Neuroscience

How the brain 'approximates' without actually counting

From the time of early infancy, humans are endowed with the capacity to approximate the number of objects in their visual field, an ability that continues throughout life and may underlie the development of more complex mathematical ...

Neuroscience

Why two out of three babies are cradled on the left

Over two thirds of all people prefer to carry a baby in their left arm. The figure is as high as three quarters for women, and the same also applies to right-handed people. This is the result of an analysis of 40 studies ...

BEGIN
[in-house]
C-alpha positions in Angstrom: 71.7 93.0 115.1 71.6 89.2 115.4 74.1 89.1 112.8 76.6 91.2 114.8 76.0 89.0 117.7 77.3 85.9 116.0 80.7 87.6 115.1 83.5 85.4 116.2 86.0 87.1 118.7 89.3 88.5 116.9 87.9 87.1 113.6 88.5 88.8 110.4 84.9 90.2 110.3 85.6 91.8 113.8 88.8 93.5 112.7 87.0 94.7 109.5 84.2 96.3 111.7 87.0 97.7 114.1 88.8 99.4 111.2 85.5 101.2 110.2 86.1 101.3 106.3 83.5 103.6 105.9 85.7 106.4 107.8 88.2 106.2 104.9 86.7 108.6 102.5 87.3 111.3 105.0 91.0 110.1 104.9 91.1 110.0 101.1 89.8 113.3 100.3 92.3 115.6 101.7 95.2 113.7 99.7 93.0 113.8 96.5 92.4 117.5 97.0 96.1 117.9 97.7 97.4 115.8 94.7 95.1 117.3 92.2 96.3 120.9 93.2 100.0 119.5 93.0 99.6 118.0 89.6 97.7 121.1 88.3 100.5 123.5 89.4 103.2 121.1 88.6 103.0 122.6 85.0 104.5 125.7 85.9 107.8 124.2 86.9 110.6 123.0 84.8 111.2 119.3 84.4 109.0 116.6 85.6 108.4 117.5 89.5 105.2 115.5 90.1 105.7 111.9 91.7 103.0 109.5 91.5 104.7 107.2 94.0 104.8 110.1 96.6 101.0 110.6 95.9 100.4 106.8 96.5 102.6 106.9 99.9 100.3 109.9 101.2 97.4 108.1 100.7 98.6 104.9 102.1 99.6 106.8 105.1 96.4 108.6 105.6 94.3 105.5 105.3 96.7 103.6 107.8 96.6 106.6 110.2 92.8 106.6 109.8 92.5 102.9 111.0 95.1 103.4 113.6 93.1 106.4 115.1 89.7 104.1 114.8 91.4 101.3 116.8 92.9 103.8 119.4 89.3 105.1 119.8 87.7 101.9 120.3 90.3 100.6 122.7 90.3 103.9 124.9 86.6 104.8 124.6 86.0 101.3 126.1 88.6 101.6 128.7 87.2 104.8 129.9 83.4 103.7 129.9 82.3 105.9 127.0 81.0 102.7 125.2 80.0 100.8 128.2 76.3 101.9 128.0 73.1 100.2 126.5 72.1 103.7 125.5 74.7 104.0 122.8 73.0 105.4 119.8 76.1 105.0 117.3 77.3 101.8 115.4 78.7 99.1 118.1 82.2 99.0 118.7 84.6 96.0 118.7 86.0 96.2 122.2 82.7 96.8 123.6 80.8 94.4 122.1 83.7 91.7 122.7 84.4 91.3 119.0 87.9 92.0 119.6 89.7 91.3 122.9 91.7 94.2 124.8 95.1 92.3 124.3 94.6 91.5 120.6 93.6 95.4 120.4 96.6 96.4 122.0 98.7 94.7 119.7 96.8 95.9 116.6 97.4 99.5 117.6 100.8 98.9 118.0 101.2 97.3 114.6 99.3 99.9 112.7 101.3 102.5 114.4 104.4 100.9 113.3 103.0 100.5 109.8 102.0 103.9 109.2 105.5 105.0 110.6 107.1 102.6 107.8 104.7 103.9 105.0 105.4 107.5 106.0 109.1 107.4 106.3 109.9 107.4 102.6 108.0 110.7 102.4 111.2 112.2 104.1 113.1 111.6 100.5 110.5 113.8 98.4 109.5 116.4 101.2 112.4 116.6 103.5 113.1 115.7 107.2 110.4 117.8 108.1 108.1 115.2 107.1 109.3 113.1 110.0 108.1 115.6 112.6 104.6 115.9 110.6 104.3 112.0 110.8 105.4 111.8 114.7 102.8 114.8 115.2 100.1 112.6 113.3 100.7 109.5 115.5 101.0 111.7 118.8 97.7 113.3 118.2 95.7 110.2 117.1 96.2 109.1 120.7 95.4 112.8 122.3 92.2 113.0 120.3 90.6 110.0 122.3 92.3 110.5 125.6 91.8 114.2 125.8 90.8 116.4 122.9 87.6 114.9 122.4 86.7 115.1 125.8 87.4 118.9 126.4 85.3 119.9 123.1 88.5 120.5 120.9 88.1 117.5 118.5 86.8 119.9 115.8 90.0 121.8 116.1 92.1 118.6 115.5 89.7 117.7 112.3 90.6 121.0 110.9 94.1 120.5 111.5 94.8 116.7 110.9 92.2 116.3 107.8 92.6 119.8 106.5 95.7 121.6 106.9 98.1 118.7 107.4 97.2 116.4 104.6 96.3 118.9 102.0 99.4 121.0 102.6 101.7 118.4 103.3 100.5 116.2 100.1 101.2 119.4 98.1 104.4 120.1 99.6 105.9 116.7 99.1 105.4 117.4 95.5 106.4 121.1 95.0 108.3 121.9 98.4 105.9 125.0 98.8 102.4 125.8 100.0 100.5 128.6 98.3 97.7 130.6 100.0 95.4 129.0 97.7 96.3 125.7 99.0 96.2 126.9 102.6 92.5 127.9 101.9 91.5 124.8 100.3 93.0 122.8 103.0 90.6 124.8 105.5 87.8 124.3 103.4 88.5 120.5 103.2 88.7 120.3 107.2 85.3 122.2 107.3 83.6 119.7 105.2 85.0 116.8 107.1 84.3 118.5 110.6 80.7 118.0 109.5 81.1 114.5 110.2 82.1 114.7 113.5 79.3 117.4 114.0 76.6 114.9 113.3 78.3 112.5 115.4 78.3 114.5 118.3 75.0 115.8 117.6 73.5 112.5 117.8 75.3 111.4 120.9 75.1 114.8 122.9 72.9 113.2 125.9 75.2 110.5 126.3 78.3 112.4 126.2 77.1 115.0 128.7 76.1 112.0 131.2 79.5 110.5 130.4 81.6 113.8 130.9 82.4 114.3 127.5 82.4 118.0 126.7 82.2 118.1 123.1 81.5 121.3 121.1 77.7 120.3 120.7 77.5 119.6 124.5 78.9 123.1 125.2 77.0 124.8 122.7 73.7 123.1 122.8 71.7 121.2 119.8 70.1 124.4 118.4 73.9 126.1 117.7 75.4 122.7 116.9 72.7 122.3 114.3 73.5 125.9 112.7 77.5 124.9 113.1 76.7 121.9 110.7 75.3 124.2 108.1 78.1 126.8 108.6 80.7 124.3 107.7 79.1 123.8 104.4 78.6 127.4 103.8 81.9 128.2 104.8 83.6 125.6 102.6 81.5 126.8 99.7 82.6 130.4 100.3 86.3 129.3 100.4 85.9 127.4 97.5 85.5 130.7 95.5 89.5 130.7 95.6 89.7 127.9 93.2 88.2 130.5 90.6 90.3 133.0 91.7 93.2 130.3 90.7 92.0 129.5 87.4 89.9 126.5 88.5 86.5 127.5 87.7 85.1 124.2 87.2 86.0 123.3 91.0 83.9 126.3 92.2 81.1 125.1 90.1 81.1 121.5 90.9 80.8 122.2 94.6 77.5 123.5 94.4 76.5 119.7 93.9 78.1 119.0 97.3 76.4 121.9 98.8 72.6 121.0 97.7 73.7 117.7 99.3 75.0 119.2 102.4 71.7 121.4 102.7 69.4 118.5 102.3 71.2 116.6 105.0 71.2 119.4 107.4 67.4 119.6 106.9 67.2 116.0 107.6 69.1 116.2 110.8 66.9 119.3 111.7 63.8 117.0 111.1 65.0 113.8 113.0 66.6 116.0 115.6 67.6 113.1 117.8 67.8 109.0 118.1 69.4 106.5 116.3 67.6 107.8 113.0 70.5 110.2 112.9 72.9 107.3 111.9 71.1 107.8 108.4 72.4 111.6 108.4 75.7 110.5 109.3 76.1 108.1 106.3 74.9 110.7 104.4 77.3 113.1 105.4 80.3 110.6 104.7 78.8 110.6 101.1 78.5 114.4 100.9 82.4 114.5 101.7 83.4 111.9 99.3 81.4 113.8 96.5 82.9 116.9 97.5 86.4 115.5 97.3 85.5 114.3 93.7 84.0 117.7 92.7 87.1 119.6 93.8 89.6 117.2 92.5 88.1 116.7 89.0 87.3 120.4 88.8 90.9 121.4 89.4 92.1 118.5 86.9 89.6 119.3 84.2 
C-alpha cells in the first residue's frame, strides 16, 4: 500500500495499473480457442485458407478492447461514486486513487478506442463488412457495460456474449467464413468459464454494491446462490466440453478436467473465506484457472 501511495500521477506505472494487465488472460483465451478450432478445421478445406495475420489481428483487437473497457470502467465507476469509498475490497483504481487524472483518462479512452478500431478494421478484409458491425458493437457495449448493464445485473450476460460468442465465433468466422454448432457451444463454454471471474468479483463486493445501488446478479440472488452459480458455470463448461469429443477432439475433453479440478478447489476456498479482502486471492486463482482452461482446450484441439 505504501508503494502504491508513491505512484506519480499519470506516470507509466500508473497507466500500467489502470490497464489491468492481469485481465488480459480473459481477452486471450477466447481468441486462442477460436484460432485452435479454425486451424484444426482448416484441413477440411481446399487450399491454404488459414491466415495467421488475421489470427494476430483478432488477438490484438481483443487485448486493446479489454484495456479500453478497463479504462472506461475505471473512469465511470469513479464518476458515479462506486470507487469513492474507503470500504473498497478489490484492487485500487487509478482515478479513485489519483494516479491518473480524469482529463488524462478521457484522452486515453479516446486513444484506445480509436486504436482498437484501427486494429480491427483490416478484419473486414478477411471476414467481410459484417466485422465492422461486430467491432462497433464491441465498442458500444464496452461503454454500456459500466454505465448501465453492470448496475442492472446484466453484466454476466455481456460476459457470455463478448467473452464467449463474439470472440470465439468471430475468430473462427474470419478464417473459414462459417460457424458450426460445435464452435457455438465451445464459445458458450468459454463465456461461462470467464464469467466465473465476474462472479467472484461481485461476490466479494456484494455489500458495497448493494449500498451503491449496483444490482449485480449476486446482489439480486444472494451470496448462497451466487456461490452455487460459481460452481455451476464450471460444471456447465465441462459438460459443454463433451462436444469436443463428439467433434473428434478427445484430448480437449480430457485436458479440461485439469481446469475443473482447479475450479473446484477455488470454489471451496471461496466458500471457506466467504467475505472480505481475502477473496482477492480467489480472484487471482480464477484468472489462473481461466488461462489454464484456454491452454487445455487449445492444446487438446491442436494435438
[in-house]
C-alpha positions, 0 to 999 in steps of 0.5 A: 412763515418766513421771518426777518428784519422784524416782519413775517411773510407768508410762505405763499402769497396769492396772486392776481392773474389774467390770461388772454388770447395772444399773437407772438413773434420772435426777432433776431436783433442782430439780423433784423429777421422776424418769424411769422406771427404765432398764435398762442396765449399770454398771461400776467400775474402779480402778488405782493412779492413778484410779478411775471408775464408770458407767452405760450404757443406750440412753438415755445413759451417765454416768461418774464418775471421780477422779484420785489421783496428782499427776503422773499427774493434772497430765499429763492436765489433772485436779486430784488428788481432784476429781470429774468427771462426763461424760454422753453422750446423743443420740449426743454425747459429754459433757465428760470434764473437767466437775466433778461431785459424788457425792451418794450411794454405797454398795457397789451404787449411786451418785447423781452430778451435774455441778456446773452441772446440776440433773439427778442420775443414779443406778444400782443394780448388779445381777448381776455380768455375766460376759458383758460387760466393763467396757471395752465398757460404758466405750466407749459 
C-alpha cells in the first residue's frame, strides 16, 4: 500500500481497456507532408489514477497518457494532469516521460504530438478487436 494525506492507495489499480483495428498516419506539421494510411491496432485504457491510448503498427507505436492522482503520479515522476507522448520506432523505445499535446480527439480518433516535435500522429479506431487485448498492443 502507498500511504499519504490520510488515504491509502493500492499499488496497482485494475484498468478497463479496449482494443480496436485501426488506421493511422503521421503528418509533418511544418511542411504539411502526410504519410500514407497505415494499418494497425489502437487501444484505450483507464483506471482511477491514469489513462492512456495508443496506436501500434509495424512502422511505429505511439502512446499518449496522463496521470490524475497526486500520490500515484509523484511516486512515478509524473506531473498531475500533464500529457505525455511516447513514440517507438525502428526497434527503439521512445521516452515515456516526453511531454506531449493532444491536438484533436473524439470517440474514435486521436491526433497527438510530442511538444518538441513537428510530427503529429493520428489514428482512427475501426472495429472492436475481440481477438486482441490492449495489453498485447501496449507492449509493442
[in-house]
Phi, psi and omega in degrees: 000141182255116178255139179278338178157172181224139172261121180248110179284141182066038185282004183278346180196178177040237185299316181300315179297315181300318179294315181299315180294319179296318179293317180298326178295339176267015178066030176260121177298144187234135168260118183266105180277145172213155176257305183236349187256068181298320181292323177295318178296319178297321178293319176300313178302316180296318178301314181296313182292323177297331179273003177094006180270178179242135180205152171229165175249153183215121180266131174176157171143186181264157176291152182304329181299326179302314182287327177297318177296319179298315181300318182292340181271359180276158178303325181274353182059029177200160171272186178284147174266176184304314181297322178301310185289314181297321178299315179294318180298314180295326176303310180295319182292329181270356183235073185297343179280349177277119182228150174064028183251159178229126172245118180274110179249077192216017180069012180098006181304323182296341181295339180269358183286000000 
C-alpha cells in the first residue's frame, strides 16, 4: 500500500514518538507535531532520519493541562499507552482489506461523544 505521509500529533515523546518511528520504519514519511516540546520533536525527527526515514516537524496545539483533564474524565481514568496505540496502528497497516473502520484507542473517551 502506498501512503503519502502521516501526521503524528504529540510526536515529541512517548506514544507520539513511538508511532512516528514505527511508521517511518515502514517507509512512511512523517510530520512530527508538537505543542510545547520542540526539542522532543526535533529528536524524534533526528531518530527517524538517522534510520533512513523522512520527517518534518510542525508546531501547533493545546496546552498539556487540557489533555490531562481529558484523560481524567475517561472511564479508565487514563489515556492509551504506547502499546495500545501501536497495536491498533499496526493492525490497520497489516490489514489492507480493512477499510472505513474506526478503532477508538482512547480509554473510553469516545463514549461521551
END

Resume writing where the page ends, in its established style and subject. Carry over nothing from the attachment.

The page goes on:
Neuroscience

Learning to see friendly faces in different places

Meaningful social interactions train visual cortex neurons to recognize a familiar face in different visual locations, suggests new research published in eNeuro. The study demonstrates how the brain learns to perceive other ...

Neuroscience

Eyes in the back of the head

Spatial representations of surroundings, including those outside the visual field, are crucial for guiding movement in a three-dimensional world. The visual system appears to provide sufficient information for movement despite ...

Neuroscience

A heavy working memory load may sink brainwave 'synch'

Everyday experience makes it obvious - sometimes frustratingly so - that our working memory capacity is limited. We can only keep so many things consciously in mind at once. The results of a new study may explain why: They ...

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